Tesla's Patent Rampage Hints at Dry Battery Electrode Breakthrough

Tesla’s patent rampage hints at dry battery electrode breakthrough 7 photos
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Tesla is working hard on a dry battery electrode manufacturing process, but the progress is slow to materialize. Nevertheless, a series of patents filed with the USPTO hint at a breakthrough in this field. If this is indeed the case, Tesla might be able to manufacture batteries at half the cost that can endure a lot more charge-discharge cycles than current Li-ion batteries.
One of Tesla’s promises at Battery Day in 2020 was a novel battery manufacturing process that would drastically improve battery performance and cost structure. Tesla said the 4680 batteries would feature a silicon anode instead of graphite and a new dry cathode manufacturing process that could cut production costs in half while at the same time extending the battery life cycle.

The dry cathode manufacturing process is considered the holy grail of Li-Ion batteries and is the main reason Tesla bought Maxwell in 2019. Maxwell used this technology to manufacture supercapacitors, but Tesla thought it could transplant it into its battery manufacturing process. Two years later, Tesla sold the ultracapacitor business it acquired with Maxwell but kept the dry battery electrode (DBE) tech for itself. The 4680 cells were meant to be the debut vehicle for the new technology, although this didn’t happen.

“Dry electrode is a key piece (one of many pieces) of the puzzle for lowering cost of lithium batteries,” tweeted Musk in July 2021. “That said, it has required an *immense* amount of engineering to take Maxwell’s proof-of-concept to high-quality, volume production & we’re still not quite done.”

Well, Tesla is still not quite done today either, although several recent patents granted to Tesla might indicate it is getting closer than ever. In January, we found out about two patent filings pertaining to the DBE technology. One is related to dry electrode films and microparticulate non-fibrillizable binders, which improve battery lifecycle. The second refers to new electrode binders that can withstand higher operating voltages without undergoing a rapid degradation process.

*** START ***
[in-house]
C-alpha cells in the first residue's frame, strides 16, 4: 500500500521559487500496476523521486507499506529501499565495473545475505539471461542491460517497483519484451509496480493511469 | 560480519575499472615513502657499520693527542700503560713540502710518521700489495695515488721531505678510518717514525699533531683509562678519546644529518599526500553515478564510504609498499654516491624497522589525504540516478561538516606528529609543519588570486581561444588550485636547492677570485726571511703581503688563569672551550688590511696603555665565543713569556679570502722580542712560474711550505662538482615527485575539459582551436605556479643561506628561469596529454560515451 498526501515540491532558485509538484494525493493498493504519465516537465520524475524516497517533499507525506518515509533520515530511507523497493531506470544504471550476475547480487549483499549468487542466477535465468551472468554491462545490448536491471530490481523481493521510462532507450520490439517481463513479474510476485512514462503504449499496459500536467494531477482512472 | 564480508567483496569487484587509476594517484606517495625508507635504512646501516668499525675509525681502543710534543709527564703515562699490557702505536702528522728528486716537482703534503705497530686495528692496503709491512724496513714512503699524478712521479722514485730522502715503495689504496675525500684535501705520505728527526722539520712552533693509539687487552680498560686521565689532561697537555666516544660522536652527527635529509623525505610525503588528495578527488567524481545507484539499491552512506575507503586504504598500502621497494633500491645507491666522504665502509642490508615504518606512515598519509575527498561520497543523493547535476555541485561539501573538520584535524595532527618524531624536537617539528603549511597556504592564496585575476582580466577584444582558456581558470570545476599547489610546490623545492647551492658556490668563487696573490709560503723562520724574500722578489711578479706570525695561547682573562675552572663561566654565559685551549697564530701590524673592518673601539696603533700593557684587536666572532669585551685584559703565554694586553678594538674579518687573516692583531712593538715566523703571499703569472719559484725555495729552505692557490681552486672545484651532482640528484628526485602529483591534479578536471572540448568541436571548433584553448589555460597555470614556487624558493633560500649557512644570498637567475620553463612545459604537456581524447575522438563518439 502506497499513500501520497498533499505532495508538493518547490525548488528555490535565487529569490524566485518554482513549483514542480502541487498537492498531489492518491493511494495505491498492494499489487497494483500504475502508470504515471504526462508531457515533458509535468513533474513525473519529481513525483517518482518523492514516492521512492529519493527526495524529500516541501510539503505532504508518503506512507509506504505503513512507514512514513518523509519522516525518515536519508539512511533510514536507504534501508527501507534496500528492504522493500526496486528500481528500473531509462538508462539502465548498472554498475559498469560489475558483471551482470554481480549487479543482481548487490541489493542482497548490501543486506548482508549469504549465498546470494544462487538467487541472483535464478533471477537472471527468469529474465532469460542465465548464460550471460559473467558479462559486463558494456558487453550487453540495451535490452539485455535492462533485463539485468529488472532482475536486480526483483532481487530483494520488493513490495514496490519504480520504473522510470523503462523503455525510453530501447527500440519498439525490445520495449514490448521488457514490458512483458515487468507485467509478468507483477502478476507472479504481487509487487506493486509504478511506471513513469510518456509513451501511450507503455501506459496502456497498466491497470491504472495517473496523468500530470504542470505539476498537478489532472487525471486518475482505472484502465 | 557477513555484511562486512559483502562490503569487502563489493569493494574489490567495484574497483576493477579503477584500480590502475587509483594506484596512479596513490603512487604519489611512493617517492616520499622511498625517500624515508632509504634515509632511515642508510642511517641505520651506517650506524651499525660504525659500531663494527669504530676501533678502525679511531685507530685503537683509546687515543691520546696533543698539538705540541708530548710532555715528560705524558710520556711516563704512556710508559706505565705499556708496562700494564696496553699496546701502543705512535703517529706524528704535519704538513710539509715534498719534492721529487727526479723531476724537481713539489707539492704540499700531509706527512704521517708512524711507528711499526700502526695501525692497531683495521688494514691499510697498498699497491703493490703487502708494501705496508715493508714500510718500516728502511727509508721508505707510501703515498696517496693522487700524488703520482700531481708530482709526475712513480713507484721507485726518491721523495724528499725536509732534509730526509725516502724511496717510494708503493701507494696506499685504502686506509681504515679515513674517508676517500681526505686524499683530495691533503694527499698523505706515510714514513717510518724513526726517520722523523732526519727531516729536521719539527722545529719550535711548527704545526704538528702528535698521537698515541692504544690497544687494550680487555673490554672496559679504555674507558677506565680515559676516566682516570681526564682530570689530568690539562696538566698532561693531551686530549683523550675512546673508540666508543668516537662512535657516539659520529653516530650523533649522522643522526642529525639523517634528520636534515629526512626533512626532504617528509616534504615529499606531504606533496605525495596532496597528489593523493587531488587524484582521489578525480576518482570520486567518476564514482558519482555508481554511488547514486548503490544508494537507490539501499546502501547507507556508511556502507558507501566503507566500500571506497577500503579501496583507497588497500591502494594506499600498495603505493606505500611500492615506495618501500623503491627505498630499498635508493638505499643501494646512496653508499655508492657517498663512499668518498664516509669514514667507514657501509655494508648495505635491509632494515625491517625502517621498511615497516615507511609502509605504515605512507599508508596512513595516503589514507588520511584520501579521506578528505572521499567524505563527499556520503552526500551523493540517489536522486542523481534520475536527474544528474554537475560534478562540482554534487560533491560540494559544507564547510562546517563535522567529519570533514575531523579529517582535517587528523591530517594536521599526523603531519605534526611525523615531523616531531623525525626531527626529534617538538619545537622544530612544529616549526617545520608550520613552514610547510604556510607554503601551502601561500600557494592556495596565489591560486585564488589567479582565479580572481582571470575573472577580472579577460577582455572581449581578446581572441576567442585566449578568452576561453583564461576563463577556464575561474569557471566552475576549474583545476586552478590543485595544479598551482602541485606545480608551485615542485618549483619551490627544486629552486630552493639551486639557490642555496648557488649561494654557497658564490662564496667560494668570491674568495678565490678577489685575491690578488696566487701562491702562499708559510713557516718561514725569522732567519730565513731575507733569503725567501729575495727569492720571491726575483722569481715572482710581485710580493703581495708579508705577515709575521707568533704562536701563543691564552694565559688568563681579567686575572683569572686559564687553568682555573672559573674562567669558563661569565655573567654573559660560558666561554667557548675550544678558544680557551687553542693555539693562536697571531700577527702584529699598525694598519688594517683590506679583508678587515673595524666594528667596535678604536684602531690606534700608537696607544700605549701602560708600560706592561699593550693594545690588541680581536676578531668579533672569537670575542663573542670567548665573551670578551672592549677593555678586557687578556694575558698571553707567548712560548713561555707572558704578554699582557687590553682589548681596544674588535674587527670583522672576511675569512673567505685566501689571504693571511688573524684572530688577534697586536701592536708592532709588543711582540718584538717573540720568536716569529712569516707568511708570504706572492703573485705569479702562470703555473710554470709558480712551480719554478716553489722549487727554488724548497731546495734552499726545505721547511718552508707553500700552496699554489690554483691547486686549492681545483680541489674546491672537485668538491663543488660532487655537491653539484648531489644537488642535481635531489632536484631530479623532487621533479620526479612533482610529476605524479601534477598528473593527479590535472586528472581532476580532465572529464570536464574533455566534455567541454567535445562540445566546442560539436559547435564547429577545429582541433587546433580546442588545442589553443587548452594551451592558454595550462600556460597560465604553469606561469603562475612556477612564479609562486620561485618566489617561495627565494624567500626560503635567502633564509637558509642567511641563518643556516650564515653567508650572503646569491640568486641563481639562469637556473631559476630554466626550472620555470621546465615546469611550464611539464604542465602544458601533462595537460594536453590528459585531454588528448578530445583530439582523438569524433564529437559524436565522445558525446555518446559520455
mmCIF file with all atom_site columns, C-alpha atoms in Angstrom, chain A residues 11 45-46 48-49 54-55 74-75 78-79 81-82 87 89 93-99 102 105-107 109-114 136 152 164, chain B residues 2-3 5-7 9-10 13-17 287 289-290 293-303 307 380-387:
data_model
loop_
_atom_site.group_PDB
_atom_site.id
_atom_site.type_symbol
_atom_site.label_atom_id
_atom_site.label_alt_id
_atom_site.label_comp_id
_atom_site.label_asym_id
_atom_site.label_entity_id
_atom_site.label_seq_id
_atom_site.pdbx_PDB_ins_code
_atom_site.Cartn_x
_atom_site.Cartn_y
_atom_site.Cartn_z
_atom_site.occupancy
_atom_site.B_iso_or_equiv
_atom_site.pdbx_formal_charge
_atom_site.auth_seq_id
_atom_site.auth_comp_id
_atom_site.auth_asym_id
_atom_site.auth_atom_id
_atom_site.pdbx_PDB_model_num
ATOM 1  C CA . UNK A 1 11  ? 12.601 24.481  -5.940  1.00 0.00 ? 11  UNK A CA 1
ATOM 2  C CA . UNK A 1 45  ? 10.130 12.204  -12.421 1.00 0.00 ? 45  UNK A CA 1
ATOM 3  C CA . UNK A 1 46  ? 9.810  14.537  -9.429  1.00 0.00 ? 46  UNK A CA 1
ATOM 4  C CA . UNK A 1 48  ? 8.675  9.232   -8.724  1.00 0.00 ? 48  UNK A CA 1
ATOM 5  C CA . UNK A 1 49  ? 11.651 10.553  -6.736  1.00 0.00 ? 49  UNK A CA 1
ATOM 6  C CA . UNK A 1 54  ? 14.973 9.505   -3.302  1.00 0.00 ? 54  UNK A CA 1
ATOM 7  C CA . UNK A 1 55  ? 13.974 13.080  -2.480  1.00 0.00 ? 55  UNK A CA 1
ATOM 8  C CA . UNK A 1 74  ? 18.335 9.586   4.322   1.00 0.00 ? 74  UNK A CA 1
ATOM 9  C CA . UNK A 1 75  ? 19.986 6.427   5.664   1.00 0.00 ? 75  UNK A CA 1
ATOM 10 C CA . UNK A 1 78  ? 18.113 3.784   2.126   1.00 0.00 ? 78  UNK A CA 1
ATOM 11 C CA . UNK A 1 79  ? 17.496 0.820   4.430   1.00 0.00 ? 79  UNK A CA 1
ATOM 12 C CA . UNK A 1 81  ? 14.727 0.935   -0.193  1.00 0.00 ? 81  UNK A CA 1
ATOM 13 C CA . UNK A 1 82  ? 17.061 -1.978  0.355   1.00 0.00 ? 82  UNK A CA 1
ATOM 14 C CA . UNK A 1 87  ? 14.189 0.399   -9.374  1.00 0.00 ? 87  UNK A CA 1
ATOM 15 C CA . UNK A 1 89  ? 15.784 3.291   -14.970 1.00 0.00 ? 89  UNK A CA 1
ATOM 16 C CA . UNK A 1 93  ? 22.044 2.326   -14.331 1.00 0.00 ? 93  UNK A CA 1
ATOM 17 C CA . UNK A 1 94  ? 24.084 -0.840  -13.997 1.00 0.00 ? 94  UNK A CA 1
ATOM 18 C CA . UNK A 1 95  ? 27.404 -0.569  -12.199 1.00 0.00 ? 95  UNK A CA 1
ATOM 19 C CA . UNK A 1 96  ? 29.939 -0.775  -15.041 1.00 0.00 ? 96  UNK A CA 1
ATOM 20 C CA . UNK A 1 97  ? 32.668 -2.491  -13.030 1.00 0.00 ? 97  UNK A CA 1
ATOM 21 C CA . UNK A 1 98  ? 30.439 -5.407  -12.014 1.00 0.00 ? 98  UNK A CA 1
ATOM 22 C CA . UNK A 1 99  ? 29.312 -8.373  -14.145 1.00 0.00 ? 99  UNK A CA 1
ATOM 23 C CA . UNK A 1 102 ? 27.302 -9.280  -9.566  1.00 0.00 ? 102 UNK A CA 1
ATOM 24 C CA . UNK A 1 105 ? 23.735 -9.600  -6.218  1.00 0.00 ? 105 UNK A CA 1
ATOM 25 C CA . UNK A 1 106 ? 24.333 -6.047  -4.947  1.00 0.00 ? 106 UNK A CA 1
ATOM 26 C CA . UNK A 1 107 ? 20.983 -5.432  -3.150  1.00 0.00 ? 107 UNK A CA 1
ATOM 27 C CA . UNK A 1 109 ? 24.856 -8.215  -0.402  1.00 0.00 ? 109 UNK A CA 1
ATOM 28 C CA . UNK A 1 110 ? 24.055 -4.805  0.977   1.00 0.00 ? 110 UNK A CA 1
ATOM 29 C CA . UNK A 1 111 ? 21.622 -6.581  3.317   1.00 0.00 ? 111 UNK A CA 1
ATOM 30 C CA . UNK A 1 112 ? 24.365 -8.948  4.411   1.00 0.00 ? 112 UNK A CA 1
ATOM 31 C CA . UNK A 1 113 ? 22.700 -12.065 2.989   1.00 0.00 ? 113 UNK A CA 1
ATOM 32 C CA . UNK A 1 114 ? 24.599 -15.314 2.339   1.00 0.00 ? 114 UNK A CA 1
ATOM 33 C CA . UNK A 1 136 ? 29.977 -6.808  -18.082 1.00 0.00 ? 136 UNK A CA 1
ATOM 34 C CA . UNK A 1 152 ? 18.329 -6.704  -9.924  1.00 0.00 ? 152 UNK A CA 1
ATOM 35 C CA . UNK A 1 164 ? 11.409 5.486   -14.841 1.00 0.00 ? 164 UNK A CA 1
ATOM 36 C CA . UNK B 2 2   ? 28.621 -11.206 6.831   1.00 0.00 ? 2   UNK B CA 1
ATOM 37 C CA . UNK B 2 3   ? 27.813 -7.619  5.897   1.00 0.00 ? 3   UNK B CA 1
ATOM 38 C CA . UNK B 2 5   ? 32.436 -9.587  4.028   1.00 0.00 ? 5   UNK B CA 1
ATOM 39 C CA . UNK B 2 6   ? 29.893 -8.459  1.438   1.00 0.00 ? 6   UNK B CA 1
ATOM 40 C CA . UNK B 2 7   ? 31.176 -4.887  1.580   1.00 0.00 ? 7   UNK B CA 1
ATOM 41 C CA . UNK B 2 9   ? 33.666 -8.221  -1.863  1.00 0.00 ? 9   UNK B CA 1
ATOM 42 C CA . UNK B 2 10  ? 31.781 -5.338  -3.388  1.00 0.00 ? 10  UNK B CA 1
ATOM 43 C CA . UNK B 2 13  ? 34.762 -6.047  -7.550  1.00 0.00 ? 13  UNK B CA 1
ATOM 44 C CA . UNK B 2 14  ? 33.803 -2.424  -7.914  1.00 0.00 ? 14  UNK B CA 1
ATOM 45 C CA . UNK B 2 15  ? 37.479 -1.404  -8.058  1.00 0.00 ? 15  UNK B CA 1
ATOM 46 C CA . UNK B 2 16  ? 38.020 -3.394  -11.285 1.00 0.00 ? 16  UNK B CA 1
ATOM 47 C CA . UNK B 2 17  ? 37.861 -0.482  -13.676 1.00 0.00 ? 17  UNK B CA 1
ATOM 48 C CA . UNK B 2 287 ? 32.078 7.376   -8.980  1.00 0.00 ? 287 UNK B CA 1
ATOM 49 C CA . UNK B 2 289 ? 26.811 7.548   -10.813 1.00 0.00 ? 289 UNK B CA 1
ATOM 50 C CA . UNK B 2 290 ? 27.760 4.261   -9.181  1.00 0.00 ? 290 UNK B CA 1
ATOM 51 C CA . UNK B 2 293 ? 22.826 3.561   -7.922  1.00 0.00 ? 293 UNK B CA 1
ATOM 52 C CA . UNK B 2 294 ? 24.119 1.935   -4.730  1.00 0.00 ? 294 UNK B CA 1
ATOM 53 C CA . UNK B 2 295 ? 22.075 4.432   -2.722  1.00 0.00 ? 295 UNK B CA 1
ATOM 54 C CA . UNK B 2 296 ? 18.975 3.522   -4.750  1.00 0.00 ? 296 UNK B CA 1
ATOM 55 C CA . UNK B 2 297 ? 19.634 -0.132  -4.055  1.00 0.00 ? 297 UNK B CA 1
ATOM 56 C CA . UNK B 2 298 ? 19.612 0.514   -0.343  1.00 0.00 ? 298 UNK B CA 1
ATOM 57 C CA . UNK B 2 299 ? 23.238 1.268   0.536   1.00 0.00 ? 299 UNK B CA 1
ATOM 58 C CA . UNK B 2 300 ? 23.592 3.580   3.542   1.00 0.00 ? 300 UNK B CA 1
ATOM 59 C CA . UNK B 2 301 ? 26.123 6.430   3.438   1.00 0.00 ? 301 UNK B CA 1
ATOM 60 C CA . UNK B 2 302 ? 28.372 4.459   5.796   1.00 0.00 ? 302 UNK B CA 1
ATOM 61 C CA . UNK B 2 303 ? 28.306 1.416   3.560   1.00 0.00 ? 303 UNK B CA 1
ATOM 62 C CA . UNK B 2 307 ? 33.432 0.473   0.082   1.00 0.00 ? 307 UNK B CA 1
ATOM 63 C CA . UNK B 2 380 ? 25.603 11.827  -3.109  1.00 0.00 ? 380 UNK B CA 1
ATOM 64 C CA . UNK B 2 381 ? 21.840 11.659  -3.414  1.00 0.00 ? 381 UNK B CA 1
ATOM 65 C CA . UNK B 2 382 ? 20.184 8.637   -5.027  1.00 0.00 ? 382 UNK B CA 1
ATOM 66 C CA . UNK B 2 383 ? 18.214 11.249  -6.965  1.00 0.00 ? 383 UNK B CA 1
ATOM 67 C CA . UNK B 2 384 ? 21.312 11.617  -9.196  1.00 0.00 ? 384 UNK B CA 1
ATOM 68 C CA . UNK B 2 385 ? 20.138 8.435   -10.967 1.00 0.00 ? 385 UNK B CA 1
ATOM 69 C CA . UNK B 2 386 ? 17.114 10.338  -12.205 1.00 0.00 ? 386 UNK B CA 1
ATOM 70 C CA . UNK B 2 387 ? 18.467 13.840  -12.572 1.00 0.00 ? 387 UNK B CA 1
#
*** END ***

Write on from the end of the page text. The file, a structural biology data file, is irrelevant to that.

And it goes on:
On February 2, the USPTO published two more patent applications that Tesla filed related to the DBE technology. The first is for “Elemental metal and carbon mixtures for energy storage devices” and includes a dry electrode film. The film comprises the elemental lithium metal and carbon particles, porous carbon particles, and a solid electrolyte interface(SEI) layer covering exposed portions of the elemental lithium metal.

Electrolytes for extending Li-Ion battery cell lifetime

The second patent application is for a more convenient method for the preparation of 3-R-1,4,2-dioxazol-5-one compounds. The complicated name designates an electrolyte additive that has been shown to significantly extend the lifetime of lithium-ion cells during prolonged cycling. The patent applications were filed quite recently, in June and August 2022, respectively, indicating that the EV maker continues to innovate in battery technology.

Recently, we learned that Tesla installed two gigantic presses in the battery manufacturing section at Giga Austin. According to people with knowledge of the matter, the Sacmi Imola presses were roughly three times bigger than what Tesla would have needed for raw material pressing. This, and the upcoming battery production line at the Nevada gigafactory, indicate that Tesla is preparing to significantly ramp up the 4680 cell production. If that’s the case, Tesla probably overcame the DBE technology hurdles, and we’re in for a technological breakthrough in Li-Ion batteries.
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About the author: Cristian Agatie
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After his childhood dream of becoming a "tractor operator" didn't pan out, Cristian turned to journalism, first in print and later moving to online media. His top interests are electric vehicles and new energy solutions.
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